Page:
The US completely stonewalled the EU and NATO in Afghanistan. It was felt that, in Kosovo, the US had to get NATO permission for every bomb they wanted to drop, and that was a bad quote one senior defense official, "No one's going to tell us where we can and can't bomb". But the Kosovo situation was a triumph of was the first time in the history of the world that a group of nations had worked together to stop a humanitarian disaster in another country through force, instead of through diplomatic and economic efforts. One nation taking action against another to force change, without the support of the rest of the world, is very, very different from a group of nations working for the same goals.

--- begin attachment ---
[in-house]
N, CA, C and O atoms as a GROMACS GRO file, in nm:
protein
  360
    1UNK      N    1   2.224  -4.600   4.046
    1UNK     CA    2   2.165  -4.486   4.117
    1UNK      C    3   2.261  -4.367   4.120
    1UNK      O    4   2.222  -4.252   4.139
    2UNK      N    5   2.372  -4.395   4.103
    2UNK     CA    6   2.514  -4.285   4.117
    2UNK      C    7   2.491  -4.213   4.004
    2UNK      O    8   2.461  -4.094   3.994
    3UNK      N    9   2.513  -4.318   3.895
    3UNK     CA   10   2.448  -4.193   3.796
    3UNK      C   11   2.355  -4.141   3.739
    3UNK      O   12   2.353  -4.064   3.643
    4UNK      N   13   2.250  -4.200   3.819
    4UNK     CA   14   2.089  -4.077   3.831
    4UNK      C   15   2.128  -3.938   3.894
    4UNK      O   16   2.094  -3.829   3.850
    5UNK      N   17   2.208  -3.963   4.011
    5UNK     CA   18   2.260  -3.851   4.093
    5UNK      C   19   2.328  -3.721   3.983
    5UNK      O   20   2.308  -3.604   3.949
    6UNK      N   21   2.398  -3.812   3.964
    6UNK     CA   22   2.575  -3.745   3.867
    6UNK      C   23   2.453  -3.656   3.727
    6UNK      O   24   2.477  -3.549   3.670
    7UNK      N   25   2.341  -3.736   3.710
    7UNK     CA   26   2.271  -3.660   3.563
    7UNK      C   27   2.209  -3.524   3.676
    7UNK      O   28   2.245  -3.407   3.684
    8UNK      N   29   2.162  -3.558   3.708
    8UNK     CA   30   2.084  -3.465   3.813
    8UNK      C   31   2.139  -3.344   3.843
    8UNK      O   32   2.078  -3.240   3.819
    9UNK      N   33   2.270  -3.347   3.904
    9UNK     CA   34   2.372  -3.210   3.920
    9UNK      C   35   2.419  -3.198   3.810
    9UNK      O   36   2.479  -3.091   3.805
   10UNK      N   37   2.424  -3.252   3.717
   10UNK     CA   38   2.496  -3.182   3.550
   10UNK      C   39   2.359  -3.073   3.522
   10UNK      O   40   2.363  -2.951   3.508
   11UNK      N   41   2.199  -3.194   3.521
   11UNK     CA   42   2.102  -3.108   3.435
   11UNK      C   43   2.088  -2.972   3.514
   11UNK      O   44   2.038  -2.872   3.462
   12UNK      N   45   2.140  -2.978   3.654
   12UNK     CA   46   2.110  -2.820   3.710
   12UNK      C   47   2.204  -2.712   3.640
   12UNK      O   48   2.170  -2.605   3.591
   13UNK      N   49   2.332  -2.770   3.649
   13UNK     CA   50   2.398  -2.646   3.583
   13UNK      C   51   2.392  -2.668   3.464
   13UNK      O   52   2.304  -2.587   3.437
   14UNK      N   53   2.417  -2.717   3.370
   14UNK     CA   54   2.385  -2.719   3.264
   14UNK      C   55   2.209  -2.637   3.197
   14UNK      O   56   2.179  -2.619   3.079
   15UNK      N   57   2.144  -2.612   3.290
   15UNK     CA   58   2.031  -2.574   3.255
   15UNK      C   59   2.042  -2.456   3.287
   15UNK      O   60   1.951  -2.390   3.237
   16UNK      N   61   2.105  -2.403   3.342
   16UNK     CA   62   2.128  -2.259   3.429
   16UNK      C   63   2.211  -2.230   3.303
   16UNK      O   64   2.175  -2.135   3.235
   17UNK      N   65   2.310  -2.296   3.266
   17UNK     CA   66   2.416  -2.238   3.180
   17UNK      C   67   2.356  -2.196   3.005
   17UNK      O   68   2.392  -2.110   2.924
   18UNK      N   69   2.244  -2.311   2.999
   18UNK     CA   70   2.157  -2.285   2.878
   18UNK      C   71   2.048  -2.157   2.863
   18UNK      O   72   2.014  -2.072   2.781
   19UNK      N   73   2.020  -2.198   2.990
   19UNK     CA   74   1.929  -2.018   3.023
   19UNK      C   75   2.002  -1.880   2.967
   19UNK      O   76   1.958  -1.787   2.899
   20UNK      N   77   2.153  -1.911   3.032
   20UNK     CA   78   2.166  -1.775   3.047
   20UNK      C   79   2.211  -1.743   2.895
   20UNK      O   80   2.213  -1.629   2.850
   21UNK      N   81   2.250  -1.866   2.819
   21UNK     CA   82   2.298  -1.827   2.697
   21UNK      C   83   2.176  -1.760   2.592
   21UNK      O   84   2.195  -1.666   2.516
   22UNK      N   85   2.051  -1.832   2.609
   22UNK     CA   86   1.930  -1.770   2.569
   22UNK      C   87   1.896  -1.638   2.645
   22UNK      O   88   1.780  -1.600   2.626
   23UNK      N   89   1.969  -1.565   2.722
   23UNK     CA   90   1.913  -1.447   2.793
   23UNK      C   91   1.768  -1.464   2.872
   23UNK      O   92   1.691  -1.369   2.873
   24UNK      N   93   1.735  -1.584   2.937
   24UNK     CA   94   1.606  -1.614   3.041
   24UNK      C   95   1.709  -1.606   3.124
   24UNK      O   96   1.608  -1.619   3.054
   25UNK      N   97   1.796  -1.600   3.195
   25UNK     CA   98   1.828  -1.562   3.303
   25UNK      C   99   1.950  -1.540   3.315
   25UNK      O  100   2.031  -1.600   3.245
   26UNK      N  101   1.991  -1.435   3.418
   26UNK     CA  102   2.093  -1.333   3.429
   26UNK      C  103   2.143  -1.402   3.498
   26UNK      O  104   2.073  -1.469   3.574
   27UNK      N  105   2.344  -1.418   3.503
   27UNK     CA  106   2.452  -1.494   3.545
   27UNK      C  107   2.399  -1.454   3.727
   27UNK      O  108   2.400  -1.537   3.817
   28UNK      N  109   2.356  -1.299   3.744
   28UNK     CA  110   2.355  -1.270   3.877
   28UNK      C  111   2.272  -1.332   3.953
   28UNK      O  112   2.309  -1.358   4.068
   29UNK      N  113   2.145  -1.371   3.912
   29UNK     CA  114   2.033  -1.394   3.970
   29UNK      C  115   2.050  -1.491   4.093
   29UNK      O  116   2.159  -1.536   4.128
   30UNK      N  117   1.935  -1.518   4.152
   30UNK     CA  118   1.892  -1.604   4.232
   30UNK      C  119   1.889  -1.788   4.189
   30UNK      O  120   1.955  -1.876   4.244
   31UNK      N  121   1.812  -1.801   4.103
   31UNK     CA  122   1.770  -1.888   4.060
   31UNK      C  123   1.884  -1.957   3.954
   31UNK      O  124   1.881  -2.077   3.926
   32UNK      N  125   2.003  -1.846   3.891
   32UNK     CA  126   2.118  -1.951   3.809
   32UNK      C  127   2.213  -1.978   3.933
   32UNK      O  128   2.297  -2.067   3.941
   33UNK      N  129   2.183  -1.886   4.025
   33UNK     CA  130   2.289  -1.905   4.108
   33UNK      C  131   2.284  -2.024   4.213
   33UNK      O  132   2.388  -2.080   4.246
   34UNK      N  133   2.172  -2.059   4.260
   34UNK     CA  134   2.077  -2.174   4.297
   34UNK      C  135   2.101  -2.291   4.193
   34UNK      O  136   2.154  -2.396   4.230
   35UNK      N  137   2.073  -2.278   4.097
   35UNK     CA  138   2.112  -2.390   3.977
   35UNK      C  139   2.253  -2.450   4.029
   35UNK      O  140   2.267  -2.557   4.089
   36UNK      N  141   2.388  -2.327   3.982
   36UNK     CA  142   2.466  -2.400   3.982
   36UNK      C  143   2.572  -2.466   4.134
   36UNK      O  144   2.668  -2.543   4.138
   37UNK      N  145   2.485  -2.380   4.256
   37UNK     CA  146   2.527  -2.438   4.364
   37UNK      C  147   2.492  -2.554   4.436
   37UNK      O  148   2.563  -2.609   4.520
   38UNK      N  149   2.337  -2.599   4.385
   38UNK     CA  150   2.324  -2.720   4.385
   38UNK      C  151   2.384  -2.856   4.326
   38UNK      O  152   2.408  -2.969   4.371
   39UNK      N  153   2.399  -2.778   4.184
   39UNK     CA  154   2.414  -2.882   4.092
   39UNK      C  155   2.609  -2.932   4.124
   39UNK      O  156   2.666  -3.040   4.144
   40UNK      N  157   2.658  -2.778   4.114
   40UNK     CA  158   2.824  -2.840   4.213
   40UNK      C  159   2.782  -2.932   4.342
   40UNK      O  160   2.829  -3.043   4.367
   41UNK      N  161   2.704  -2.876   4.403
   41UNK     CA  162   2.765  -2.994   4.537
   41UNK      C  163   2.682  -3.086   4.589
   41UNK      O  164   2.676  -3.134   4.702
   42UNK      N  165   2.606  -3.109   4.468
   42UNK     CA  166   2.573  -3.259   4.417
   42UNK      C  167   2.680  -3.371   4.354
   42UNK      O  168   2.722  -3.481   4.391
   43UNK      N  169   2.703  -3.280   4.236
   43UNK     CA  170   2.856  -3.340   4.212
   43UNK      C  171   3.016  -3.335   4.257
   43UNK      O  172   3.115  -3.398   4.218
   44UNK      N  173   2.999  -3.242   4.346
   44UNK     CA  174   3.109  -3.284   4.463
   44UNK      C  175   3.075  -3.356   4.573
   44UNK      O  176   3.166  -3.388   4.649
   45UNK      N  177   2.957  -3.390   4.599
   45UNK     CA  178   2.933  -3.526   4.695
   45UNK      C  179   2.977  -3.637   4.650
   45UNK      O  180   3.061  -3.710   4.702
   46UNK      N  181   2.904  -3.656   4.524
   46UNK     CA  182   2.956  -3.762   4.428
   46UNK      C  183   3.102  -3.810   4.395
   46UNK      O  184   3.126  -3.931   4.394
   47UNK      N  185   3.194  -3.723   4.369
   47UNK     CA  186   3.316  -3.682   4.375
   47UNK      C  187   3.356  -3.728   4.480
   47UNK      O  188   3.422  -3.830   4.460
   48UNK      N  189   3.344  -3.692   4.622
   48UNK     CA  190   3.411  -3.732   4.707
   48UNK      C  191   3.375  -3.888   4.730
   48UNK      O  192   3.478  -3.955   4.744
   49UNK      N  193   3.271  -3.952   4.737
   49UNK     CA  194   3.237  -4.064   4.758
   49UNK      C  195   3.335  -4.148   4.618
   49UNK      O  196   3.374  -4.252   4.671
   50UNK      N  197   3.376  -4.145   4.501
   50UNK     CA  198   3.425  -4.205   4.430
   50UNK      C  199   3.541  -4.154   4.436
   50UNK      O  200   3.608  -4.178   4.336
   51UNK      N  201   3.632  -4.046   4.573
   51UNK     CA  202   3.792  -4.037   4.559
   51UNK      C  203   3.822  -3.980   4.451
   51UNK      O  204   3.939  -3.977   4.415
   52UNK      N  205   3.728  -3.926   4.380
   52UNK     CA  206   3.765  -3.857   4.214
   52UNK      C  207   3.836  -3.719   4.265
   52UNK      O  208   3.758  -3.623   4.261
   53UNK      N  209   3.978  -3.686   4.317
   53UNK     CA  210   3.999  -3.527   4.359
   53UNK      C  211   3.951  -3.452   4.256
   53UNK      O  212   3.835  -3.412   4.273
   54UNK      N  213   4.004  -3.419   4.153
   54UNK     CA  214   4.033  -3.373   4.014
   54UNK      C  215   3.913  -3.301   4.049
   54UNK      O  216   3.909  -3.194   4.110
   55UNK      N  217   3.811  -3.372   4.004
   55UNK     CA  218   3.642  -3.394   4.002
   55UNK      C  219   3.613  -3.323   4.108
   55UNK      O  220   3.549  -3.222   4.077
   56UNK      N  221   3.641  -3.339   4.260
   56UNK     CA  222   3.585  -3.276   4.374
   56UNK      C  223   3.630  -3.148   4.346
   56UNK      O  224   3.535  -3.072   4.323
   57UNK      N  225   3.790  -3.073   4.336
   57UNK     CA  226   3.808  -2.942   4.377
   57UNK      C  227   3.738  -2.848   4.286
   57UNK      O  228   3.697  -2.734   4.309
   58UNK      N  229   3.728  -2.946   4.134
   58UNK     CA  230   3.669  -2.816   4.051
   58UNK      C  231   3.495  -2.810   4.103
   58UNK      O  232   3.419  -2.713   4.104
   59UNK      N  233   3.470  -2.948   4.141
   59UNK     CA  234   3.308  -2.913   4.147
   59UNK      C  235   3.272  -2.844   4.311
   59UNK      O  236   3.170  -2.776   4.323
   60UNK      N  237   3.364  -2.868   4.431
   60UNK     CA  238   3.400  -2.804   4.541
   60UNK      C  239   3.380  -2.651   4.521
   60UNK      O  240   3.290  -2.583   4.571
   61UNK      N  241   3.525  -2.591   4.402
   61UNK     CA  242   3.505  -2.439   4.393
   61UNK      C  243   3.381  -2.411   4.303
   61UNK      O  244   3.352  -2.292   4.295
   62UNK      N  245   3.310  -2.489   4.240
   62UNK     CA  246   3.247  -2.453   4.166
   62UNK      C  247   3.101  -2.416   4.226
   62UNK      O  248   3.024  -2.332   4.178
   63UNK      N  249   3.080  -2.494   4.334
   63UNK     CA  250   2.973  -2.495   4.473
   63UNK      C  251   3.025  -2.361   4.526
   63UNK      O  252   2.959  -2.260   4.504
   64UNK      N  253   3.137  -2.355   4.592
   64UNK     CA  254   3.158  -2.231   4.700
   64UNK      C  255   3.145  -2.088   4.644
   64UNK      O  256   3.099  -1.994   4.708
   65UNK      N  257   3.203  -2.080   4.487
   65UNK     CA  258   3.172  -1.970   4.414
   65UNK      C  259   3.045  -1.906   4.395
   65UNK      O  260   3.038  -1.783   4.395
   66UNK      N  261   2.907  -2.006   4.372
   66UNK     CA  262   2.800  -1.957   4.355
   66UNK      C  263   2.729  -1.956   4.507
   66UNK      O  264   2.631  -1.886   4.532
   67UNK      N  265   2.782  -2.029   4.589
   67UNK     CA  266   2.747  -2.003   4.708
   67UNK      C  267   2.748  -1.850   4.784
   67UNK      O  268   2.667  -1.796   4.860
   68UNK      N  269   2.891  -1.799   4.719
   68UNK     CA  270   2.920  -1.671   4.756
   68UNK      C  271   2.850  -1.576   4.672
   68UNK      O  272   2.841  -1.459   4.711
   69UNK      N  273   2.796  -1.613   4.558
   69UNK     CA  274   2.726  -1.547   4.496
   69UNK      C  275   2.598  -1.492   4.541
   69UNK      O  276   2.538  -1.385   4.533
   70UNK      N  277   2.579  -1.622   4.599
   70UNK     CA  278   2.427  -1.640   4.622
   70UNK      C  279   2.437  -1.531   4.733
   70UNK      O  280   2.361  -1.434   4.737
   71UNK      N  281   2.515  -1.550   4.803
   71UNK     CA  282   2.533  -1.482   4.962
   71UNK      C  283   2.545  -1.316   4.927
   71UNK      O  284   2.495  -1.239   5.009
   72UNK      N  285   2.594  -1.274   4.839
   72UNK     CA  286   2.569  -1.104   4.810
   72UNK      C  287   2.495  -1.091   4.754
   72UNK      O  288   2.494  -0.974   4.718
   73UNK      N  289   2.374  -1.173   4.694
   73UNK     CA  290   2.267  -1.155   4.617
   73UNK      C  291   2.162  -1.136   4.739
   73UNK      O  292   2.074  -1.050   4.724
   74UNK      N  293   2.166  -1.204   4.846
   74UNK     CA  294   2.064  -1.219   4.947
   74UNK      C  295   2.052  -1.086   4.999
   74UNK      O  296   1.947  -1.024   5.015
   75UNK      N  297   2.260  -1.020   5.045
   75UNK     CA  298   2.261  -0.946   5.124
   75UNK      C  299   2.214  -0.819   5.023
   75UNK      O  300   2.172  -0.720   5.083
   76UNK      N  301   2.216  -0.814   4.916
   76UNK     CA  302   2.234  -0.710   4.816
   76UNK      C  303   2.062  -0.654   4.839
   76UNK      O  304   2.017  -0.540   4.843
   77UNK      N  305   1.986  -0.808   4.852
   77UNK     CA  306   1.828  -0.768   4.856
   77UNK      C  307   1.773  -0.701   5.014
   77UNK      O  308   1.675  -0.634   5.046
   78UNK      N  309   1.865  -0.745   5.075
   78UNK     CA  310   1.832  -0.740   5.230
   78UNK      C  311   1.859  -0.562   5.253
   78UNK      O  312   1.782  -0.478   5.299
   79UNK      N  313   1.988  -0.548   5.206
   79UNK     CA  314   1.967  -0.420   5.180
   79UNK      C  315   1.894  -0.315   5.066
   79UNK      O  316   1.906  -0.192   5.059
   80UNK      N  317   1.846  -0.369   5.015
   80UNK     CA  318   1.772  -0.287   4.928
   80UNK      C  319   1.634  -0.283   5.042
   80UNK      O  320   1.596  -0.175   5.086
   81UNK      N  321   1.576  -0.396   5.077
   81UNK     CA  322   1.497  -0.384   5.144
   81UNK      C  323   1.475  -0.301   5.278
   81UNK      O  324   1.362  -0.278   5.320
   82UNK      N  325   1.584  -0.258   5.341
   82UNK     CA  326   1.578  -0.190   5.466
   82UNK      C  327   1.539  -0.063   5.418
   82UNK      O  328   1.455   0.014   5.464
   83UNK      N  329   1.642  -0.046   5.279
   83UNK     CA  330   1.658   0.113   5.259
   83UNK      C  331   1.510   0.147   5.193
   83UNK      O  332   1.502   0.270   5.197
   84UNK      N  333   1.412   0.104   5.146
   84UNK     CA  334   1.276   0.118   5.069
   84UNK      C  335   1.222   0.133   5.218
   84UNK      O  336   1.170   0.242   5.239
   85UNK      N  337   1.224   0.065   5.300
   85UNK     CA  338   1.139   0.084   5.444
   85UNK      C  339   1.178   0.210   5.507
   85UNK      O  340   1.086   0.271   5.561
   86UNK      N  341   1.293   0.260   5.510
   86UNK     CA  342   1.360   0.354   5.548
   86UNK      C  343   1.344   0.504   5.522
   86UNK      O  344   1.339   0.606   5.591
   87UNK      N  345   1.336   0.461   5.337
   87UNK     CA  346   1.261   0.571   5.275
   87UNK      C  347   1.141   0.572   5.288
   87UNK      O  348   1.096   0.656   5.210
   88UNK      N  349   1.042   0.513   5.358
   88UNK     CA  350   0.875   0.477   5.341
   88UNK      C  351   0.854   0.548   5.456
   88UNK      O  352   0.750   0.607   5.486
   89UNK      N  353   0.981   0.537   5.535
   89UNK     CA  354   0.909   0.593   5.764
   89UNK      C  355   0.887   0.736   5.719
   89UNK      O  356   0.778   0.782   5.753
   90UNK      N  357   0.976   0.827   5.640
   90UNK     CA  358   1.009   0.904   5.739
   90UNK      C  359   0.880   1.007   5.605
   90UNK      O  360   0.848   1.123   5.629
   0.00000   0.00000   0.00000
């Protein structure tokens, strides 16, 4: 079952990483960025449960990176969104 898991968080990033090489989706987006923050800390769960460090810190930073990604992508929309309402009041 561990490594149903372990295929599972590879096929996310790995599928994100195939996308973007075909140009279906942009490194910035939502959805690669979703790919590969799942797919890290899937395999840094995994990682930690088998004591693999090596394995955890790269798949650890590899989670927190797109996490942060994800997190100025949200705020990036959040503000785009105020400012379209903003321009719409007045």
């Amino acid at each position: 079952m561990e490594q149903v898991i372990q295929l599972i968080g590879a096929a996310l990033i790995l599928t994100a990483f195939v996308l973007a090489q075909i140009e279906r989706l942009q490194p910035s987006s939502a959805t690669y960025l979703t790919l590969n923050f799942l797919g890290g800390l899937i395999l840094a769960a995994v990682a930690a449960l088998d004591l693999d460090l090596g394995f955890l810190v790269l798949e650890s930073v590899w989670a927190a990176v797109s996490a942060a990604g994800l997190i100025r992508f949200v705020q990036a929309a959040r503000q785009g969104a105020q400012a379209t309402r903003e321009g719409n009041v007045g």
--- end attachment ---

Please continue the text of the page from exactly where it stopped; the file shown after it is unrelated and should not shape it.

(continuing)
Especially when there is little visible evidence of a pressing need to force those changes. If the US had gone to NATO, or the EU, and said "We, as a group, shall use all available diplomatic, economic, and military pressure to change the governments of places with criminal regimes, for the betterment of the populations of those nations, and also the world", perhaps the argument would have won the day. But focusing on one nation (especially with much more serious problems in places like North Korea), providing various arguments, several of which proved to be false (the Nigerian uranium, for example), and insisting that force was the only option at every juncture, is not a way to prove to the world the good intentions, or the case, for the actions we currently undertake.